During the copycat era, the relationship between China and Silicon Valley was one of imitation, competition, and catch-up. But around 2013, the Chinese internet changed direction. It no longer lagged behind the Western internet in functionality, though it also hadn’t surpassed Silicon Valley on its own terms. Instead, it was morphing into an alternate internet universe, a space with its own raw materials, planetary systems, and laws of physics. It was a place where many users accessed the internet only through cheap smartphones, where smartphones played the role of credit cards, and where population-dense cities created a rich laboratory for blending the digital and physical worlds.
The Chinese tech companies that ruled this world had no obvious corollaries in Silicon Valley. Simple shorthand like “the Amazon of China” or “the Facebook of China” no longer made sense when describing apps like WeChat — the dominant social app in China, but one that evolved into a “digital Swiss Army knife” capable of letting people pay at the grocery store, order a hot meal, and book a doctor’s visit.
Underneath this transformation lay several key building blocks: mobile-first internet users, WeChat’s role as the national super-app, and mobile payments that transformed every smartphone into a digital wallet. Once those pieces were in place, Chinese startups set off an explosion of indigenous innovation. They pioneered online-to-offline services that stitched the internet deep into the fabric of the Chinese economy. They turned Chinese cities into the first cashless environments since the days of the barter economy. And they revolutionized urban transportation with intelligent bike-sharing applications that created the world’s largest Internet-of-Things network.
Adding fuel to this fire was an unprecedented wave of government support for innovation. Under the banner of “Mass Innovation and Mass Entrepreneurship,” Chinese mayors flooded their cities with new innovation zones, incubators, and government-backed venture-capital funds. It was a campaign that analysts in the West dismissed as inefficient and misguided, but one that turbocharged the evolution of China’s alternate internet universe.
Doing the Grunt Work
Thriving in this environment required both engineering prowess and raw manpower: armies of scooter-riding deliverymen schlepping hot meals around town, tens of thousands of sales reps fanning out to push mobile payments on street vendors, and millions of shared bikes loaded onto tuk-tuks and dispersed around cities. An explosion of these services pushed Chinese companies to roll up their sleeves and do the grunt work of running an operations-heavy business in the real world.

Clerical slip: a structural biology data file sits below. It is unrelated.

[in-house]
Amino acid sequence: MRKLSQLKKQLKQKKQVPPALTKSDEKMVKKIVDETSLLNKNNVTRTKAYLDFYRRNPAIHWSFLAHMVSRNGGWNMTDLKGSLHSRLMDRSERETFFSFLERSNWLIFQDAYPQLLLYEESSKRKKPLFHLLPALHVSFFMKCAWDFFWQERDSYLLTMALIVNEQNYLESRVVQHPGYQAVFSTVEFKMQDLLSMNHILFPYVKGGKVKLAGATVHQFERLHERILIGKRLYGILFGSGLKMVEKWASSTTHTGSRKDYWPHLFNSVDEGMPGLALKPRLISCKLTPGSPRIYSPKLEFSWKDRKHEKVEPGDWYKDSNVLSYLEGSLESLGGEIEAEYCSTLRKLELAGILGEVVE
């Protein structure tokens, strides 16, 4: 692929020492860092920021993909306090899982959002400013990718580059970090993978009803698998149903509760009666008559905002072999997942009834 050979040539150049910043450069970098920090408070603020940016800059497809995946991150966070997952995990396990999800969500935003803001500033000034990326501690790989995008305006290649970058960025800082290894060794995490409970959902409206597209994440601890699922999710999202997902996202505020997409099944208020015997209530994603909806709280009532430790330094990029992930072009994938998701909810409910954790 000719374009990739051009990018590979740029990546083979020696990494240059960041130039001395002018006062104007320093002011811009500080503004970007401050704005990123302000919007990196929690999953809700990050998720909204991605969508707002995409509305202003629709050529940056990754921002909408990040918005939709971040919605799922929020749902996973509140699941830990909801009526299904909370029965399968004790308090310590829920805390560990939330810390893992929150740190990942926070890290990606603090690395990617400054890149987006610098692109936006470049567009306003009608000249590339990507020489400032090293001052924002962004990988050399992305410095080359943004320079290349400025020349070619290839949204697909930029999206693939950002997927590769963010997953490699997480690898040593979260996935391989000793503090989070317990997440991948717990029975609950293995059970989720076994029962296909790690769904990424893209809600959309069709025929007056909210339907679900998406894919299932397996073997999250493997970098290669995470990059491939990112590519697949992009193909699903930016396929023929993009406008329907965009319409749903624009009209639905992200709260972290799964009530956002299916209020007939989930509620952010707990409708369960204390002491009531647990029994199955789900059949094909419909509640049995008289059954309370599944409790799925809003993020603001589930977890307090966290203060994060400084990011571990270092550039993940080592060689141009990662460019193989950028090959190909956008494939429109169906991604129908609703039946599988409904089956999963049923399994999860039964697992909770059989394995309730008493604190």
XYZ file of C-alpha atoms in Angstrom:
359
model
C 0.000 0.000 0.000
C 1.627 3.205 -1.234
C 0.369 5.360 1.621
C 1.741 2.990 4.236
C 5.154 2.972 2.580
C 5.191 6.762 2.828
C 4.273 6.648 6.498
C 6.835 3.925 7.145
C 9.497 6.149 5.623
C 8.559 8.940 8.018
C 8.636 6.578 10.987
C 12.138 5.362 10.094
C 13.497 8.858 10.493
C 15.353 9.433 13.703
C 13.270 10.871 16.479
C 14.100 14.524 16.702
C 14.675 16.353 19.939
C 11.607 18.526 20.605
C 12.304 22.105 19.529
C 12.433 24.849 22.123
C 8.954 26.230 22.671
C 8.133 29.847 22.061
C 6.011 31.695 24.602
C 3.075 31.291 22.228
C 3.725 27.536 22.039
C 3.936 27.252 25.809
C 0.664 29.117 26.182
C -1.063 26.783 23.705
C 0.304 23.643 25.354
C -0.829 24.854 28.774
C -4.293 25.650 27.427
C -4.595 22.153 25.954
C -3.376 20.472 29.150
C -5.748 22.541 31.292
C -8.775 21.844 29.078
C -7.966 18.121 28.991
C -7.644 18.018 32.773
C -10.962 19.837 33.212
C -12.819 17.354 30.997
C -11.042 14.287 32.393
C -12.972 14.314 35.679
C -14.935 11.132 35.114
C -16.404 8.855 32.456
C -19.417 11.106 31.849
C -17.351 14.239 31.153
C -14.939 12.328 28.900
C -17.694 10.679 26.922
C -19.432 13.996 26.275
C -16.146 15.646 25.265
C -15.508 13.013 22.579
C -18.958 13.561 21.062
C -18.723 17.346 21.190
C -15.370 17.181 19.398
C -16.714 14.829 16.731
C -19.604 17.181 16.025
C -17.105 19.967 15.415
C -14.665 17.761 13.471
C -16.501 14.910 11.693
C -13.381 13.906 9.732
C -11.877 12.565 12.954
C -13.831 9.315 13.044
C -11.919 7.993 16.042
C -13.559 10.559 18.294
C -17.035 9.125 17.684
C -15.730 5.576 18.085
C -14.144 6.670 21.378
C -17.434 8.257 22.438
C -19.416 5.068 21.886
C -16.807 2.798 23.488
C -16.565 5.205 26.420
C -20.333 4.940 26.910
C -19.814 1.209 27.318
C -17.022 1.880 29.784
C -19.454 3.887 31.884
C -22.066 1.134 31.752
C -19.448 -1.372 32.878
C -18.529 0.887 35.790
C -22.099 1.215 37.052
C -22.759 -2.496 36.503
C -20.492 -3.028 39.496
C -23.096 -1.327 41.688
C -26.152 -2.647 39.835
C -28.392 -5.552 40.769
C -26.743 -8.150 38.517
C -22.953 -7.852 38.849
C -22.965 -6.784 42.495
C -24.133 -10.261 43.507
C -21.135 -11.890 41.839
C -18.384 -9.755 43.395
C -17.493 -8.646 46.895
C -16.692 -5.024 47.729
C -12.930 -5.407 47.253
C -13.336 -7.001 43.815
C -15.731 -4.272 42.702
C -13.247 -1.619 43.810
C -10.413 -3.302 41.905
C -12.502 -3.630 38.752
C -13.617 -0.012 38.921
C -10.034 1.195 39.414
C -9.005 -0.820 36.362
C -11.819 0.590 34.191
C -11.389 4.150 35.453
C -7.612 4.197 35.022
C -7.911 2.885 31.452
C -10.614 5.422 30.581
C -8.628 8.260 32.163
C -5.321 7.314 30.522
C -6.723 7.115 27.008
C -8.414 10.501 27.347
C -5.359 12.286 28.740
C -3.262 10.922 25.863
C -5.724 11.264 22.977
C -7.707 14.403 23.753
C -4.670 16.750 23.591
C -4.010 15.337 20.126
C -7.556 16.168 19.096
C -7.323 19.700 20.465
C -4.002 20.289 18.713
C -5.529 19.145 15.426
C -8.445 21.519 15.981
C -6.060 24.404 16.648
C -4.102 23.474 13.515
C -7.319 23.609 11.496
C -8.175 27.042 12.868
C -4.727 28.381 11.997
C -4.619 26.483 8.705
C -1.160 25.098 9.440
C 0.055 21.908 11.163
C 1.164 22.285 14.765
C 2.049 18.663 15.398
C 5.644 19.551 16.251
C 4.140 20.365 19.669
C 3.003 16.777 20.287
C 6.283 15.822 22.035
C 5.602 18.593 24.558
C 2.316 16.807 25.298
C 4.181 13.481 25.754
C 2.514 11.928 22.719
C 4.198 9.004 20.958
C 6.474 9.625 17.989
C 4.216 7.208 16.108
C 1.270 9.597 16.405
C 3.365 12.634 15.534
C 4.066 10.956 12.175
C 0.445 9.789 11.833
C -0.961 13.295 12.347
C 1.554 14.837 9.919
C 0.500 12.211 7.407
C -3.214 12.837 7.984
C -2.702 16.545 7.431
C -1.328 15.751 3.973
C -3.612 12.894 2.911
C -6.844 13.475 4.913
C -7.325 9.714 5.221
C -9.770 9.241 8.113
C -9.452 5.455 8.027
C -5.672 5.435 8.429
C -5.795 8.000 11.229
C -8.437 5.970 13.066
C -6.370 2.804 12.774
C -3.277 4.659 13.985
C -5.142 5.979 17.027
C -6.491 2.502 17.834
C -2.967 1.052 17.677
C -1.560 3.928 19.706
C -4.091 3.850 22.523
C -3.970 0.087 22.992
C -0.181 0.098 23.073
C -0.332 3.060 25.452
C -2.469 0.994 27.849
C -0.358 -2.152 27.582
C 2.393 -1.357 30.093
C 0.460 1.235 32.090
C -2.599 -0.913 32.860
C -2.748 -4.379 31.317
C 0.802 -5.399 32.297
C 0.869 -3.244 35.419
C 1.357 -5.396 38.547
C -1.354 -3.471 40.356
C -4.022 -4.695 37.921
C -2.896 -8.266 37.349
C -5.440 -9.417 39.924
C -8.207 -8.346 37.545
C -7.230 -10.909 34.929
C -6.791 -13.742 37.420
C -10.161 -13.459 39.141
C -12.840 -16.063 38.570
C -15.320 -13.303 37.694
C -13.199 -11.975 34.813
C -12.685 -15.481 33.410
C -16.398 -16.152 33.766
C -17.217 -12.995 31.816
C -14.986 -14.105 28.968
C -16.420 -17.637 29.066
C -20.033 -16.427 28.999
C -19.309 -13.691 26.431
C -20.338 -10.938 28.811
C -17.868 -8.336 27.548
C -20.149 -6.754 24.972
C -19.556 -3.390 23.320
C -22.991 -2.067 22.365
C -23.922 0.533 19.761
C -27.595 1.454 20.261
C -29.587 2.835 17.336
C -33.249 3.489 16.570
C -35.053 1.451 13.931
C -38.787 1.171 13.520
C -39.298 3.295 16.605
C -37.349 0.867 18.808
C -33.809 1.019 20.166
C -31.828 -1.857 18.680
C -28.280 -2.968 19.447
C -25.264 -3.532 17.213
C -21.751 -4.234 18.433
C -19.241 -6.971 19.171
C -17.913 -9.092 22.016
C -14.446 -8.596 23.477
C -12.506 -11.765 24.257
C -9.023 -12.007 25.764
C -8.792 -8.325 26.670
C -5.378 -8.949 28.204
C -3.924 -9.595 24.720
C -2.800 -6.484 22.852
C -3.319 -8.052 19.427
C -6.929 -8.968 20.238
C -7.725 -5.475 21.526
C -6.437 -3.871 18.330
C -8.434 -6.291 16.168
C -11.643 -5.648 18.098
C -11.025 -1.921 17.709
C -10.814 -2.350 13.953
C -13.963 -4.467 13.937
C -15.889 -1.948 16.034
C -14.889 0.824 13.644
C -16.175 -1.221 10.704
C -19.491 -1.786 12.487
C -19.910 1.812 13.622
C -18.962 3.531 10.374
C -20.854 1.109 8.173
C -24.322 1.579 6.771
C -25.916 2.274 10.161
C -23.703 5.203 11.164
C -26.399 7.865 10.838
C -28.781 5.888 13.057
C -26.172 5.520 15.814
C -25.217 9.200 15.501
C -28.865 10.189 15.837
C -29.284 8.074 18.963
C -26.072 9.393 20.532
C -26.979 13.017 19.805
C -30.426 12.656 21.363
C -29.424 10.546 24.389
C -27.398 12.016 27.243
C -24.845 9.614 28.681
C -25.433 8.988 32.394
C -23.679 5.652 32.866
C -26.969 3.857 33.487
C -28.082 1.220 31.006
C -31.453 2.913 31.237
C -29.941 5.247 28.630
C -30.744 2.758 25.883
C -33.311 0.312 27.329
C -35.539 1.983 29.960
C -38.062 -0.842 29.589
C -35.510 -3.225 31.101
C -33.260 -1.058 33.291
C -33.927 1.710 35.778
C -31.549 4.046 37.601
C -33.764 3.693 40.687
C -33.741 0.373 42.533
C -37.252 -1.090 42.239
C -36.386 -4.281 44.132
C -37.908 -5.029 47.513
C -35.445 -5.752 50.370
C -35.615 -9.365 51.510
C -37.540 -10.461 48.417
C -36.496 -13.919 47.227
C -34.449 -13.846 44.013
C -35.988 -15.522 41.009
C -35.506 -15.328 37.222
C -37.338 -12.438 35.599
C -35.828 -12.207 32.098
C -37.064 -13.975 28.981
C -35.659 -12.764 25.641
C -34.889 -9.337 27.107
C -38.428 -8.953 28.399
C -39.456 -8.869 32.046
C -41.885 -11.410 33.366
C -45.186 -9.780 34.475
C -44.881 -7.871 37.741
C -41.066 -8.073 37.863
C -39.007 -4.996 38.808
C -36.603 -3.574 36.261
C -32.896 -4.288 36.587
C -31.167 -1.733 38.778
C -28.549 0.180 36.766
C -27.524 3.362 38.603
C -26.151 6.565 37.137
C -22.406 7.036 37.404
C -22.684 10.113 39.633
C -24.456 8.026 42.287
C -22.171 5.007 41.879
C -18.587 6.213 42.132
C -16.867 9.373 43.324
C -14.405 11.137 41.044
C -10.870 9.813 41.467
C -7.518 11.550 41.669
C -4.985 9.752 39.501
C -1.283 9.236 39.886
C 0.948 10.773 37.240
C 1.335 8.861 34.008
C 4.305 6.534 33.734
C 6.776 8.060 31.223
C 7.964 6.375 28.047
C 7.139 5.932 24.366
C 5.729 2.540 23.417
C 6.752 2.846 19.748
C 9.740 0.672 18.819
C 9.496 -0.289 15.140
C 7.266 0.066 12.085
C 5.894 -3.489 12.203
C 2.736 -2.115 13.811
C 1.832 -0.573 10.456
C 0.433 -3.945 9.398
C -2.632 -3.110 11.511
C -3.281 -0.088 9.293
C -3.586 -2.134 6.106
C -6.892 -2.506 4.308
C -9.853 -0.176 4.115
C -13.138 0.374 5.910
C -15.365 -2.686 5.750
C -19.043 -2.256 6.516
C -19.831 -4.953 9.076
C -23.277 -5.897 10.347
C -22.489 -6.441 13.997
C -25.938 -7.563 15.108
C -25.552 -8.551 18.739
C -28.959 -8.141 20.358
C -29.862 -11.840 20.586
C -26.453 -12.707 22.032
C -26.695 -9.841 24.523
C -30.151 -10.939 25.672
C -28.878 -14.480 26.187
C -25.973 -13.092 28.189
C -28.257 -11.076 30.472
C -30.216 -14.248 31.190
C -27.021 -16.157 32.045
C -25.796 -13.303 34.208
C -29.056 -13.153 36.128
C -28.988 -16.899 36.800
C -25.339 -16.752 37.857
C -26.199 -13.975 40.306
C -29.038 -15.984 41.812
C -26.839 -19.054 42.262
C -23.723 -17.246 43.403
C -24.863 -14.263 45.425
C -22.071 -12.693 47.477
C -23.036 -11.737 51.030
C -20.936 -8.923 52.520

In my view, that willingness to get one’s hands dirty in the real world separates Chinese technology companies from their Silicon Valley peers. American startups like to stick to what they know: building clean digital platforms that facilitate information exchanges. Those platforms can be used by vendors who do the legwork, but the tech companies tend to stay distant and aloof from these logistical details. They aspire to the mythology satirized in the HBO series Silicon Valley, that of a skeleton crew of hackers building a billion-dollar business without ever leaving their San Francisco loft.
Chinese companies, on the other hand, don’t have this kind of luxury. Surrounded by competitors ready to reverse-engineer their digital products, they must use their scale, spending, and efficiency at the grunt work level as a differentiating factor. They burn cash like crazy and rely on armies of low-wage delivery workers to make their business models work. It’s a defining trait of China’s alternate internet universe that leaves American analysts entrenched in Silicon Valley orthodoxy scratching their heads.
China: The Saudi Arabia of Data?
But this Chinese commitment to grunt work is also what is laying the groundwork for Chinese leadership in the age of AI implementation.
By immersing themselves in the messy details of food delivery, car repairs, shared bikes, and purchases at the corner store, these companies are turning China into the Saudi Arabia of data: a country that suddenly finds itself sitting atop stockpiles of the key resource that powers this technological era. Chinese companies, which gather data from the real world: the what, when, and where of physical purchases, meals, makeovers, and transportation, have already vaulted far ahead of the United States as the world’s largest producer of digital data, a gap that is widening by the day. And as AI continues to “electrify” new industries, China’s embrace of the messy details of the real world will continue to give it an edge on Silicon Valley.
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